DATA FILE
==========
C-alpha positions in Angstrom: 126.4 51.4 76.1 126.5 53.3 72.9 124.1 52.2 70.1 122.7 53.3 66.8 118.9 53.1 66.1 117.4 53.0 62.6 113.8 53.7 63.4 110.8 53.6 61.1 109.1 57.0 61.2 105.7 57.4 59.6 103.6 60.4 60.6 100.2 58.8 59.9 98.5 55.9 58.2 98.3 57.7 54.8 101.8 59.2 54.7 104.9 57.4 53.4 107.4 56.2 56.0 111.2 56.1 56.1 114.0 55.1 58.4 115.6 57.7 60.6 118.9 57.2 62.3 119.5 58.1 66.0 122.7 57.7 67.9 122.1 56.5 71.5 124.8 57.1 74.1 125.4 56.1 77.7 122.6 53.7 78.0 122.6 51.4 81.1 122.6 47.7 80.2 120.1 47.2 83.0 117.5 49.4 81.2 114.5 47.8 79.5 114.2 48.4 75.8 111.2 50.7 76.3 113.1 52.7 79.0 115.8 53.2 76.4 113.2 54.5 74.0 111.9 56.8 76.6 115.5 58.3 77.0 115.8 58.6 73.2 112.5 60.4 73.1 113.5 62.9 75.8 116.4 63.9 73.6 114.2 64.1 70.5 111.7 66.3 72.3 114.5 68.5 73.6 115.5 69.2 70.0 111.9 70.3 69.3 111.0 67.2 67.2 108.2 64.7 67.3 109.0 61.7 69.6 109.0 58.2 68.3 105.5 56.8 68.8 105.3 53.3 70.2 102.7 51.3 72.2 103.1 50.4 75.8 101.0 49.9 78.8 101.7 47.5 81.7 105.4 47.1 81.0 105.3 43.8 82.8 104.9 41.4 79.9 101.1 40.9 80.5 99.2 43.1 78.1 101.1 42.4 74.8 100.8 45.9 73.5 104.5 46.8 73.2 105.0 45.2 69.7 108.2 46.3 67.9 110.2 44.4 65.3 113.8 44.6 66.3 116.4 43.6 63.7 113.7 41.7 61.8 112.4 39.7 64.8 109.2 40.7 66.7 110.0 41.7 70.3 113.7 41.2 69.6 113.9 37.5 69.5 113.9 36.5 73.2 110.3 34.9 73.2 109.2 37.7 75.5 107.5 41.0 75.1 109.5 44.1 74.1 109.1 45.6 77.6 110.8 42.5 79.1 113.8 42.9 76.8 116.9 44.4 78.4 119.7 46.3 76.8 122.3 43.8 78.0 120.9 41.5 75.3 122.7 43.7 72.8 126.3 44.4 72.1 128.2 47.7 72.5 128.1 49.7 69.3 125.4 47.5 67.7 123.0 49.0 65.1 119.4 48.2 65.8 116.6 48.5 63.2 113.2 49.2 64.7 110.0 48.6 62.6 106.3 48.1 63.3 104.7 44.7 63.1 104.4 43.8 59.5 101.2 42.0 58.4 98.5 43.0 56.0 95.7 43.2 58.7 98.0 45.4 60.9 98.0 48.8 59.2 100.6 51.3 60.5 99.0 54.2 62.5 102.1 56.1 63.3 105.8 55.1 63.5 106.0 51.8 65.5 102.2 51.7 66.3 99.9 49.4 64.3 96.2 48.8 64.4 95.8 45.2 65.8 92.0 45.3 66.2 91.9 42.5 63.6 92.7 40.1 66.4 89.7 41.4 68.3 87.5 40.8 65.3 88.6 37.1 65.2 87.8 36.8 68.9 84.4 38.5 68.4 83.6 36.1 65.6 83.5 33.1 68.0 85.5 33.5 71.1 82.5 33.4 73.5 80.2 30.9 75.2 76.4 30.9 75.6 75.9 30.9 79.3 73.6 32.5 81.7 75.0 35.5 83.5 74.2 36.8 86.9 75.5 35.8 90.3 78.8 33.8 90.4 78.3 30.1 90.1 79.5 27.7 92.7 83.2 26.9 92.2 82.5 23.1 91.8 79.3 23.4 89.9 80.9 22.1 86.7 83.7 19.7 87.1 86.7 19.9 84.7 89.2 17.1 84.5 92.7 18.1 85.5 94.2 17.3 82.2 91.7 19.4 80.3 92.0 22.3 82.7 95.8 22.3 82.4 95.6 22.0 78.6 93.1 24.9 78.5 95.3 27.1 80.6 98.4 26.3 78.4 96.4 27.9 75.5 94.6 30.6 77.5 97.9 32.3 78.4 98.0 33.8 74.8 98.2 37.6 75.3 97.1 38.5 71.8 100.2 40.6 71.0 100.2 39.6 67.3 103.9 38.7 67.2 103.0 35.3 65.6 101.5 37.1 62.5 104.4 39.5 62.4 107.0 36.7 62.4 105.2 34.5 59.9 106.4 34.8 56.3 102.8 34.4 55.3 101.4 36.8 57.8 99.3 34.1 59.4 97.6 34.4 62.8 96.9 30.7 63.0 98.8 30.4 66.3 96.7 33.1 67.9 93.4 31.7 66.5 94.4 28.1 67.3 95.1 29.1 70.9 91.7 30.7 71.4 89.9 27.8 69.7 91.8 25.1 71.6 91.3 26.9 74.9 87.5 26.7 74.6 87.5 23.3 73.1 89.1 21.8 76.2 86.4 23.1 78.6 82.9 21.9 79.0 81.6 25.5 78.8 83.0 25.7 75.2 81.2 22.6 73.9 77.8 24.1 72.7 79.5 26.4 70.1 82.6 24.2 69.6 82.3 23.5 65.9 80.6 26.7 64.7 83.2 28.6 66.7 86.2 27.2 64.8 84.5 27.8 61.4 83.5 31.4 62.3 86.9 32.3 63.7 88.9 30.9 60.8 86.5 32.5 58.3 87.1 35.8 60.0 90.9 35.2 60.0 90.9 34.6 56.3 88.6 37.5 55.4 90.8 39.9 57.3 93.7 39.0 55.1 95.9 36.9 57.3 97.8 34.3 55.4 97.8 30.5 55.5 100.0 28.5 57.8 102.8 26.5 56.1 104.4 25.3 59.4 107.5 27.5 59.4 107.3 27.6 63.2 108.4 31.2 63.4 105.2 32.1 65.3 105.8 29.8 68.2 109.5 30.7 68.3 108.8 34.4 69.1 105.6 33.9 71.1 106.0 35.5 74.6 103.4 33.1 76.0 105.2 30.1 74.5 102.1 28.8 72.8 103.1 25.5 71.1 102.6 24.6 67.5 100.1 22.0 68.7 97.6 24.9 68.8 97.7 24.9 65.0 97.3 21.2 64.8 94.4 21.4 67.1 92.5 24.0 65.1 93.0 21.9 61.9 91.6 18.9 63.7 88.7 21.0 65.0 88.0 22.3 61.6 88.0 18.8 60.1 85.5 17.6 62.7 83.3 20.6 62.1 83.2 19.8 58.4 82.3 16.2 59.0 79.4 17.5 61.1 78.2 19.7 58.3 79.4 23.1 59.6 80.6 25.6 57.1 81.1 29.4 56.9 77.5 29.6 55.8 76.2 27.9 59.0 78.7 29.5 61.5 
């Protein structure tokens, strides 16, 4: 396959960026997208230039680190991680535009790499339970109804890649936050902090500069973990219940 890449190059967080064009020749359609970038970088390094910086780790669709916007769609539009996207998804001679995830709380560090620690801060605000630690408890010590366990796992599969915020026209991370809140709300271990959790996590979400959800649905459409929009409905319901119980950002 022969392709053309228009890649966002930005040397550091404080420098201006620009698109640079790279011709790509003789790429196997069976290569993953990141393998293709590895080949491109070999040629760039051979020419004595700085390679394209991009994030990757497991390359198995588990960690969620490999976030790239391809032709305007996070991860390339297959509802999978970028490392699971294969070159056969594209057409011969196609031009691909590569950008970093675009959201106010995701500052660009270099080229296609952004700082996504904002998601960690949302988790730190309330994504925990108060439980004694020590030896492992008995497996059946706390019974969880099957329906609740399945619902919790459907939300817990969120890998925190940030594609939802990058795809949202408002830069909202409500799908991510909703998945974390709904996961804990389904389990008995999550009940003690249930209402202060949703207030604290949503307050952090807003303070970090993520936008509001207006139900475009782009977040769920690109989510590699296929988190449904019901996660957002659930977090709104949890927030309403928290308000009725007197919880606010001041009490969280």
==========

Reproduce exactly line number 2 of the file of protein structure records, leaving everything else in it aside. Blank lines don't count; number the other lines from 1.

């Protein structure tokens, strides 16, 4: 396959960026997208230039680190991680535009790499339970109804890649936050902090500069973990219940 890449190059967080064009020749359609970038970088390094910086780790669709916007769609539009996207998804001679995830709380560090620690801060605000630690408890010590366990796992599969915020026209991370809140709300271990959790996590979400959800649905459409929009409905319901119980950002 022969392709053309228009890649966002930005040397550091404080420098201006620009698109640079790279011709790509003789790429196997069976290569993953990141393998293709590895080949491109070999040629760039051979020419004595700085390679394209991009994030990757497991390359198995588990960690969620490999976030790239391809032709305007996070991860390339297959509802999978970028490392699971294969070159056969594209057409011969196609031009691909590569950008970093675009959201106010995701500052660009270099080229296609952004700082996504904002998601960690949302988790730190309330994504925990108060439980004694020590030896492992008995497996059946706390019974969880099957329906609740399945619902919790459907939300817990969120890998925190940030594609939802990058795809949202408002830069909202409500799908991510909703998945974390709904996961804990389904389990008995999550009940003690249930209402202060949703207030604290949503307050952090807003303070970090993520936008509001207006139900475009782009977040769920690109989510590699296929988190449904019901996660957002659930977090709104949890927030309403928290308000009725007197919880606010001041009490969280």